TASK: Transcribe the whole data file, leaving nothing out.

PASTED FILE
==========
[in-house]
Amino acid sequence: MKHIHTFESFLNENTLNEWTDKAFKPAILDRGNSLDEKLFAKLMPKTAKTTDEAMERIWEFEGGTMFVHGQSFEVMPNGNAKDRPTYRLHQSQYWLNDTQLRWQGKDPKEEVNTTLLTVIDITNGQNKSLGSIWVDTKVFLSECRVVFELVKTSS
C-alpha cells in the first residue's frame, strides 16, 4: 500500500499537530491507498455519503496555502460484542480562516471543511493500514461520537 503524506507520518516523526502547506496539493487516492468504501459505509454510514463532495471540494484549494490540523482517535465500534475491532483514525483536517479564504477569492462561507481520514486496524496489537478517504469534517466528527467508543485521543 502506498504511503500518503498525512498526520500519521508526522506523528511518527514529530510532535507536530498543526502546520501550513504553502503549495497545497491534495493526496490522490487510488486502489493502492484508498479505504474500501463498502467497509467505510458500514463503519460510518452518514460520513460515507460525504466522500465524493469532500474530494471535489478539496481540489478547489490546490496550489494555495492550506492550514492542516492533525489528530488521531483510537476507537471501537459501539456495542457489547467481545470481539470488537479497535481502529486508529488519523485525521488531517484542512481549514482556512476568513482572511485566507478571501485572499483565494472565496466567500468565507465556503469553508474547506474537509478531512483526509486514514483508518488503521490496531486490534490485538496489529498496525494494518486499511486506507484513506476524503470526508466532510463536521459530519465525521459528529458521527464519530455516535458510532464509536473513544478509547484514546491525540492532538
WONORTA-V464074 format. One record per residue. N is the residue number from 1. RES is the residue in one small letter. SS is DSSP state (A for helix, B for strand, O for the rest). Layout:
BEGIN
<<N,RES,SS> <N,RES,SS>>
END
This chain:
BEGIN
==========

[in-house]
Amino acid sequence: MKHIHTFESFLNENTLNEWTDKAFKPAILDRGNSLDEKLFAKLMPKTAKTTDEAMERIWEFEGGTMFVHGQSFEVMPNGNAKDRPTYRLHQSQYWLNDTQLRWQGKDPKEEVNTTLLTVIDITNGQNKSLGSIWVDTKVFLSECRVVFELVKTSS
C-alpha cells in the first residue's frame, strides 16, 4: 500500500499537530491507498455519503496555502460484542480562516471543511493500514461520537 503524506507520518516523526502547506496539493487516492468504501459505509454510514463532495471540494484549494490540523482517535465500534475491532483514525483536517479564504477569492462561507481520514486496524496489537478517504469534517466528527467508543485521543 502506498504511503500518503498525512498526520500519521508526522506523528511518527514529530510532535507536530498543526502546520501550513504553502503549495497545497491534495493526496490522490487510488486502489493502492484508498479505504474500501463498502467497509467505510458500514463503519460510518452518514460520513460515507460525504466522500465524493469532500474530494471535489478539496481540489478547489490546490496550489494555495492550506492550514492542516492533525489528530488521531483510537476507537471501537459501539456495542457489547467481545470481539470488537479497535481502529486508529488519523485525521488531517484542512481549514482556512476568513482572511485566507478571501485572499483565494472565496466567500468565507465556503469553508474547506474537509478531512483526509486514514483508518488503521490496531486490534490485538496489529498496525494494518486499511486506507484513506476524503470526508466532510463536521459530519465525521459528529458521527464519530455516535458510532464509536473513544478509547484514546491525540492532538
WONORTA-V464074 format. One record per residue. N is the residue number from 1. RES is the residue in one small letter. SS is DSSP state (A for helix, B for strand, O for the rest). Layout:
BEGIN
<<N,RES,SS> <N,RES,SS>>
END
This chain:
BEGIN